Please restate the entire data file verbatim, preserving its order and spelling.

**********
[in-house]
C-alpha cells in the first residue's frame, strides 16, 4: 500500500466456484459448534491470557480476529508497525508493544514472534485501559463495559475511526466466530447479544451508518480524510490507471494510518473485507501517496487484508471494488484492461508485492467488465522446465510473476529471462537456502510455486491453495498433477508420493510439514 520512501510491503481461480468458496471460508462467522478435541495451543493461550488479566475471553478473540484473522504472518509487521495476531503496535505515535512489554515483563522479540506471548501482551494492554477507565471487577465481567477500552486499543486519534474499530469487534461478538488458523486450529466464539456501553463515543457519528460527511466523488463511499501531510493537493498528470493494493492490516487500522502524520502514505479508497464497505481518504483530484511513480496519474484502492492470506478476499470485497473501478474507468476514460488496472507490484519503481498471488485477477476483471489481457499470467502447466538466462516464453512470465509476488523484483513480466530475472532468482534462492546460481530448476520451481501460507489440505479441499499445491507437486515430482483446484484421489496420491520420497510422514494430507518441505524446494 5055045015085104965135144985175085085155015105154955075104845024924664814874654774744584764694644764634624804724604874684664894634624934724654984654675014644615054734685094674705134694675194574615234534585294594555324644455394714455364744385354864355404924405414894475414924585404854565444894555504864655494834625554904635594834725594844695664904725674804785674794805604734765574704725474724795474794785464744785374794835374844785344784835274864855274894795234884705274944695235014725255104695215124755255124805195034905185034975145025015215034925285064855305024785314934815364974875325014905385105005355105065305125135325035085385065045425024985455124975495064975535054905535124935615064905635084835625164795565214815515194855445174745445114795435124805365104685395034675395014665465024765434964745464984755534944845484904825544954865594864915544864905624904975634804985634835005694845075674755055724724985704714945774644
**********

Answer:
[in-house]
C-alpha cells in the first residue's frame, strides 16, 4: 500500500466456484459448534491470557480476529508497525508493544514472534485501559463495559475511526466466530447479544451508518480524510490507471494510518473485507501517496487484508471494488484492461508485492467488465522446465510473476529471462537456502510455486491453495498433477508420493510439514 520512501510491503481461480468458496471460508462467522478435541495451543493461550488479566475471553478473540484473522504472518509487521495476531503496535505515535512489554515483563522479540506471548501482551494492554477507565471487577465481567477500552486499543486519534474499530469487534461478538488458523486450529466464539456501553463515543457519528460527511466523488463511499501531510493537493498528470493494493492490516487500522502524520502514505479508497464497505481518504483530484511513480496519474484502492492470506478476499470485497473501478474507468476514460488496472507490484519503481498471488485477477476483471489481457499470467502447466538466462516464453512470465509476488523484483513480466530475472532468482534462492546460481530448476520451481501460507489440505479441499499445491507437486515430482483446484484421489496420491520420497510422514494430507518441505524446494 5055045015085104965135144985175085085155015105154955075104845024924664814874654774744584764694644764634624804724604874684664894634624934724654984654675014644615054734685094674705134694675194574615234534585294594555324644455394714455364744385354864355404924405414894475414924585404854565444894555504864655494834625554904635594834725594844695664904725674804785674794805604734765574704725474724795474794785464744785374794835374844785344784835274864855274894795234884705274944695235014725255104695215124755255124805195034905185034975145025015215034925285064855305024785314934815364974875325014905385105005355105065305125135325035085385065045425024985455124975495064975535054905535124935615064905635084835625164795565214815515194855445174745445114795435124805365104685395034675395014665465024765434964745464984755534944845484904825544954865594864915544864905624904975634804985634835005694845075674755055724724985704714945774644